The land is eroding due to a horrid and unseen force known as The Nothing, which devours the world they inhabit, a little each day, destroying it fully, leaving nothing in its wake. It was encroaching on the characters, driving them to areas where the world had not yet disappeared. And it was growing stronger.
A lone man-child warrior is selected by the population at large to go save the world. Simultaneously, and unbeknownst to the warrior Atreyu, The Nothing dispatches a mascot-like agent of its own: a black wolf with terrifying green eyes and, when it talks, a purely menacing voice.
The rest of the movie winds the viewer around the twists and turns, encounters with odd and fascinating characters, and surreal strokes of luck despite unfairly-stacked odds.
I won’t give the rest away, because I don’t want to spoil the cruxes of the story (there are several excellent themes and messages, which I’ll leave for you to discover; you won’t regret it), and this post is not meant to be a movie review, after all.
But in watching that movie not too long ago, for the first time since discovering that I’m on the Asperger’s/autism spectrum, I viewed parts of the movie in a new light…
…particularly involving Bastian. And I got to thinking…
… I had always identified closely with Bastian.
He’s a gentle, soft-spoken kid.
He’s an avid reader, with a rich and vivid imagination.
He doesn’t do so well in math.
He’s perfectly content settling in under a couple of old blankets, far away from his life and the rest of the world, and reading for hours, literature beyond what is typically expected for his age (another reason why milestones and age-based function levels should be done away with).
He has few friends, and gets bullied a lot.
His teacher recognizes his potential, but doesn’t understand him and fails to be a source of inspiration and support.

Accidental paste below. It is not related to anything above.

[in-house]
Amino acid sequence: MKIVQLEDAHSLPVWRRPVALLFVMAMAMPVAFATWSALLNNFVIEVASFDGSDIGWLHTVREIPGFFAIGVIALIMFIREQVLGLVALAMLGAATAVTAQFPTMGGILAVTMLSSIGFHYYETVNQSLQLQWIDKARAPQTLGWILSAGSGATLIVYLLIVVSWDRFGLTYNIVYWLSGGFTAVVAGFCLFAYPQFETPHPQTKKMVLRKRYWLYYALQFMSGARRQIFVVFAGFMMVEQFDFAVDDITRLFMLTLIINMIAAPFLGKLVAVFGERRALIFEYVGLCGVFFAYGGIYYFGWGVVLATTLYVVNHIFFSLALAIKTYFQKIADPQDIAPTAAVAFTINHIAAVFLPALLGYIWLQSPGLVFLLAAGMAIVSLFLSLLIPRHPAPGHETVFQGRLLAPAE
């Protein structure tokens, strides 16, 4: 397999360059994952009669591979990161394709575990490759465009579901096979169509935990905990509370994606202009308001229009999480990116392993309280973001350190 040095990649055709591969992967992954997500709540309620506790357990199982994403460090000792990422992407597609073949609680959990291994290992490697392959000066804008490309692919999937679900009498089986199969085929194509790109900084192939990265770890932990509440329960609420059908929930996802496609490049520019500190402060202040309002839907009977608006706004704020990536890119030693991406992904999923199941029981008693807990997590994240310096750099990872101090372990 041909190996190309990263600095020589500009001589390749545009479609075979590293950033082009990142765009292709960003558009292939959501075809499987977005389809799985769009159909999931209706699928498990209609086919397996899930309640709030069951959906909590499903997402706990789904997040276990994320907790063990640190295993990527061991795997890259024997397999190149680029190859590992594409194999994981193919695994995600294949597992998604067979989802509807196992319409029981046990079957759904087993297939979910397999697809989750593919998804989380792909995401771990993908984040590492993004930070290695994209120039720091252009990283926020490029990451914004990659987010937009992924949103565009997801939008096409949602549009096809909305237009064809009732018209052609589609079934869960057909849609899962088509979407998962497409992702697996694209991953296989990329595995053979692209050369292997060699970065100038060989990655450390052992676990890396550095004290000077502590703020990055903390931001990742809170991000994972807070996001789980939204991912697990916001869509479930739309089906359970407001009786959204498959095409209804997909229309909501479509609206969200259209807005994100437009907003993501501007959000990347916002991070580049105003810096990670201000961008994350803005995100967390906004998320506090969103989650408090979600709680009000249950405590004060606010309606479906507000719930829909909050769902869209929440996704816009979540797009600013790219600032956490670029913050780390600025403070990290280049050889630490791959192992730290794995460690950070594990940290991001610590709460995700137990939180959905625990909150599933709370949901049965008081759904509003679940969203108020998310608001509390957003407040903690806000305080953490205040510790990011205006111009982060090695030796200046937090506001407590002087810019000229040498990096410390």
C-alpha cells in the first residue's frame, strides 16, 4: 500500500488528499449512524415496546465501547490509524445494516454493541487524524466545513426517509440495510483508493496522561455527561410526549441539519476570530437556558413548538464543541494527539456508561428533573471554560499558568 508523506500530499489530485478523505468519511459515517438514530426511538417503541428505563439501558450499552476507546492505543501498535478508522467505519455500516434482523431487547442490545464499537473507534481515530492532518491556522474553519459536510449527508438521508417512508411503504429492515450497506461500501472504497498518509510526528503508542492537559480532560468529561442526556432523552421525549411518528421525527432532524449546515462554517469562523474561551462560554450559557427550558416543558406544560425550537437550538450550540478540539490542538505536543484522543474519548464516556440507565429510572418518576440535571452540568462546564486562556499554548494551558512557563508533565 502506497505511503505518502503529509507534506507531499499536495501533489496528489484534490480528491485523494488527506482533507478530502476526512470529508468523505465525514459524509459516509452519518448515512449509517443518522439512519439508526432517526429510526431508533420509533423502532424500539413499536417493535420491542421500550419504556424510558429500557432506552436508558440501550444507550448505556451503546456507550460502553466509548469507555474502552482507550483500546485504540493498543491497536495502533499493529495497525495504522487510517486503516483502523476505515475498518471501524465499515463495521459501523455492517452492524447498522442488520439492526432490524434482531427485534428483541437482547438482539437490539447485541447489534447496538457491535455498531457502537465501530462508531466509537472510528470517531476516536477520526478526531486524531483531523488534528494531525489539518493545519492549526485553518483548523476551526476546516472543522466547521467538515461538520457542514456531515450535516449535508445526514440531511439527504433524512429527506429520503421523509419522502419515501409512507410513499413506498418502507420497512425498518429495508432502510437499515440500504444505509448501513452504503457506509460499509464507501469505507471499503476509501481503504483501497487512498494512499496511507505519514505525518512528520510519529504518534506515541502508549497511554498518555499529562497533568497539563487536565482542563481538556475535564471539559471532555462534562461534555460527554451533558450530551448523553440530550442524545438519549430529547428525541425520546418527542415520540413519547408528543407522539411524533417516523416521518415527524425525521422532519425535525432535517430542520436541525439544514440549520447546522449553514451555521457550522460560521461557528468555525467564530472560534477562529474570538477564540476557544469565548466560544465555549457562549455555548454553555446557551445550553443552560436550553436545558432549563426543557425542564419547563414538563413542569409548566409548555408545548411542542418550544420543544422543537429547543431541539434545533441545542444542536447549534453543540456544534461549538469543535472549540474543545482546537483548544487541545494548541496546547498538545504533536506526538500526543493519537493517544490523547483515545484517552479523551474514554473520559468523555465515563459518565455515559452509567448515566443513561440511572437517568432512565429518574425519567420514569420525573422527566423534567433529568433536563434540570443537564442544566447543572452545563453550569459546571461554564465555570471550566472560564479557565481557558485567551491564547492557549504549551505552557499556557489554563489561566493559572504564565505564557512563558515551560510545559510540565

He’s often accused of having his head in the clouds, off in a dream world that the physical world doesn’t understand or appreciate.
His father, although necessarily absent much of the time, does the best he can with his son, but lacks the time and tools to be of much support, either.
In fact, his father sits down with him at breakfast to have a brief talking-to, regarding the issue of Bastian’s tendency to mentally escape from the world at large, and after having received a recent phone call from Bastian’s teacher about drawing unicorns in his notebook during class, advises him, as lovingly as he’s capable of, to “get your head down out of the clouds and start facing your real problems, OK?”
And I remember thinking, “oh. My. God. That’s me!”
I made the common connections, noticed the resemblance, and identified very strongly–immediately–the first time I saw the movie, when I was about 7.
Many years later (22, to be exact), through my newfound Aspie/autistic kaleidoscope, I realized that Bastian is more than likely autistic/an Aspie, too.
I know that “armchair diagnosis” is a taboo-esque no-no, according to the etiquette espoused by some members of the Asperger’s/autistic community, but I say, phooey; let us have our fun. Because at times like these, it really is fun, and I don’t think it’s harmful in any way. That’s just my opinion, but I’m going to roll with it. 😉